Portland Bringing Back Popular Outdoor Dining, Retail Program — With One Key Change

One key element of the 2020 road closure plan that is not returning for 2021, will be a shut down of Exchange Street.

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A program that was liked by many residents, visitors and business owners is coming back for another year in Portland, Maine, in an effort to help small businesses amid the ongoing coronavirus pandemic.

The city's outdoor dining and retail program kicked off April 5 with the closure of several downtown streets. The popular program -- which covers the entire city and not just the downtown area -- allows retailers and restaurants to expand into public spaces, including closed streets, parklets, the public right-of-way, and parks.

The goal of the program is to allow small businesses to operate successfully, safely and in compliance with social distancing guidelines.

“Last year it was amazing,” said Kevin Ouelette, who owns The Maine Souvenir Shop.

According to the city’s Director of Communications, Jessica Grondin, 130 businesses applied to be part of the program last year and more than 55 have applied so far in 2021.

“I think overall it was really successful,” said Grondin, adding that, “people enjoyed it not just the businesses” and “it’s not just on-peninsula businesses, the program is open city-wide.”

The 2021 seasonal street closures began in Portland’s Old Port on Monday and will last through the end of October.

The following streets will be closed to vehicle traffic from April 5, 2021 to November 1, 2021: Wharf, Dana, Milk (between Exchange/Market), and Fore Street (on the southeast side of Boothby Square, between Pearl/Silver).

Traffic on Middle Street will be adjusted to one-way only to allow businesses to operate in the public right-of-way, similar to how they did in 2020.

Commercial vehicles may access these streets before 11:00 a.m. daily to make deliveries, according to the city's website.

Streets temporarily closed to traffic will have one “soft” closure (through which delivery vehicles can travel at designated hours) and one “hard” closure, delineated by large concrete barricades or planters.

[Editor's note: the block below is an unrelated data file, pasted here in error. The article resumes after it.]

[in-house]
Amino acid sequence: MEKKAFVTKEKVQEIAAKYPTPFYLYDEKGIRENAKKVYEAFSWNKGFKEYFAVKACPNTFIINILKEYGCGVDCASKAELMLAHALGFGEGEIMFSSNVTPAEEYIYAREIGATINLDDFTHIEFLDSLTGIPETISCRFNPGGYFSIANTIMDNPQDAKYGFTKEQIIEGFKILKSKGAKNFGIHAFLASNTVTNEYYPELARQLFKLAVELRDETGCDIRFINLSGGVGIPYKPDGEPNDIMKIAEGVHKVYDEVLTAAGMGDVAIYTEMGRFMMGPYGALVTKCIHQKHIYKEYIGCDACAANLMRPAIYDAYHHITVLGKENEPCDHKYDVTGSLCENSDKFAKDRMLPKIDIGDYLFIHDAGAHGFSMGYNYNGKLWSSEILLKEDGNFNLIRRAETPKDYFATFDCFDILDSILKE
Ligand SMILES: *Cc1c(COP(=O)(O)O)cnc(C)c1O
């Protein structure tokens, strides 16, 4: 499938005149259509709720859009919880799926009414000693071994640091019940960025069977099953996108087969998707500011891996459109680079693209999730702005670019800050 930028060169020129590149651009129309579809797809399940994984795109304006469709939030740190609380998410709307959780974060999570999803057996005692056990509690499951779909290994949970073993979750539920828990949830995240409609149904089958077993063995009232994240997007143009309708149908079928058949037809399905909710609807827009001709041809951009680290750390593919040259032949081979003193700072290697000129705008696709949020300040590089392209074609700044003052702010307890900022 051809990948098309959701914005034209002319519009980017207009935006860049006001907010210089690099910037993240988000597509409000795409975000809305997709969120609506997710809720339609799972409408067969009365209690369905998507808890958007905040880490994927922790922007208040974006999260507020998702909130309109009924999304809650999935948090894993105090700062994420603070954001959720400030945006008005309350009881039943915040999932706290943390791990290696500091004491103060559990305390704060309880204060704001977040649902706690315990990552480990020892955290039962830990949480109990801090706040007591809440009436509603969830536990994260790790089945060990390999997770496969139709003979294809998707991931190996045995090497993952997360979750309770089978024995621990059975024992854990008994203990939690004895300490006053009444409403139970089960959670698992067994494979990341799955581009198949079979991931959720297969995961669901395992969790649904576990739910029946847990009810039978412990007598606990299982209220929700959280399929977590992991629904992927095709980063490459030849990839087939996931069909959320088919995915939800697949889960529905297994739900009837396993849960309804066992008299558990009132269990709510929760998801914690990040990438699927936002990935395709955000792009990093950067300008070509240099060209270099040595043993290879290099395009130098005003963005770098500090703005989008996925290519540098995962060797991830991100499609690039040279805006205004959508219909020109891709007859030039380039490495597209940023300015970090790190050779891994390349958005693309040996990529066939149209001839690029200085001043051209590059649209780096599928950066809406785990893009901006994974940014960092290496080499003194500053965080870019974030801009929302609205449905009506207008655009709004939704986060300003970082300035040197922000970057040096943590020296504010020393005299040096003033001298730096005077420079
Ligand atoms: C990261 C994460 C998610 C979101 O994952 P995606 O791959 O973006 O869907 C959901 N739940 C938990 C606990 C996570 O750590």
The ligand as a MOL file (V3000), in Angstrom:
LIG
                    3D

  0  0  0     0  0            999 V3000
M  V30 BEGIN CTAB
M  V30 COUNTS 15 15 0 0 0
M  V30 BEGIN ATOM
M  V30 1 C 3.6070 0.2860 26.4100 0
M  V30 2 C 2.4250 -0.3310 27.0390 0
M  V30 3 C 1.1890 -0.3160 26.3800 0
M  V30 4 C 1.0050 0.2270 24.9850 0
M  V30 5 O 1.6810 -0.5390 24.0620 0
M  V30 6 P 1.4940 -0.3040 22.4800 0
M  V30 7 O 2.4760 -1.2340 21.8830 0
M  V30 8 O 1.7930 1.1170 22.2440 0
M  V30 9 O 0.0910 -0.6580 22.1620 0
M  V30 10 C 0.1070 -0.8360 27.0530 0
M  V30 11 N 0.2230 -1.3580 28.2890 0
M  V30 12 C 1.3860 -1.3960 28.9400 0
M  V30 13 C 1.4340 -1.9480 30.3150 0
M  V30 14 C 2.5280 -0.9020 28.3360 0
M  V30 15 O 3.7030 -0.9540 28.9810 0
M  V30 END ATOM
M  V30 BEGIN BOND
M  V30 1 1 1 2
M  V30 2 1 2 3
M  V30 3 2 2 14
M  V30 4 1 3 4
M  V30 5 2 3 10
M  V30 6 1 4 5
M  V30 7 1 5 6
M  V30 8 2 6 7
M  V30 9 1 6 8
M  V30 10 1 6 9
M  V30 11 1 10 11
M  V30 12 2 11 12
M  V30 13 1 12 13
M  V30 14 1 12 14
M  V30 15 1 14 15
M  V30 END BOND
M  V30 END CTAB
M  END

The southeast side of Boothby Square (between Pearl/Silver) is a new addition to this program, and was made in response to requests from local businesses. The closure was approved by the Maine Department of Transportation.

But one key element of the 2020 road closure plan that is not returning for 2021, will be a shut down of Exchange Street.

Asked about the decision, Ouelette, who just moved his store onto the corner of Exchange and Fore streets, said, “I think people are disappointed, especially the restaurants because it gave them an opportunity to offer more seating.”

His sentiment was echoed by Gudrun Cobb, the owner of Uncommon Paws, a pet supply store, also on Exchange Street.

“I was very disappointed because last year, when the street was closed... the tourists were happy, they felt very safe walking up and down the street with their children and their dogs,” she said, adding that area business owners had conducted a self-survey and found a vast majority were upset the closure was not returning.

Asked why the city was planning to have Exchange Street stay open, Grondin said that the city, “surveyed businesses there several times last year and the overall feedback was that they did not enjoy having the closure, they thought it was a detriment to their business.”

“I think they were worried about access and ensuring people could come to their business...it’s not just what the businesses want or what the residents want, there are safety issues to take in consideration and traffic access, public safety access, especially in the downtown core,” she added.

However, Grondin also said the city will “continue to solicit feedback from folks and make changes as necessary.”

Asked if the city would consider having some of the seasonal closures on a regular basis, Grondin replied there is already an active discussion about a more permanent pedestrian-focused plan for Wharf Street, but because other streets are being closed temporarily under a COVID-19 emergency order, city leaders would have to take up the issue in non-pandemic legislation.

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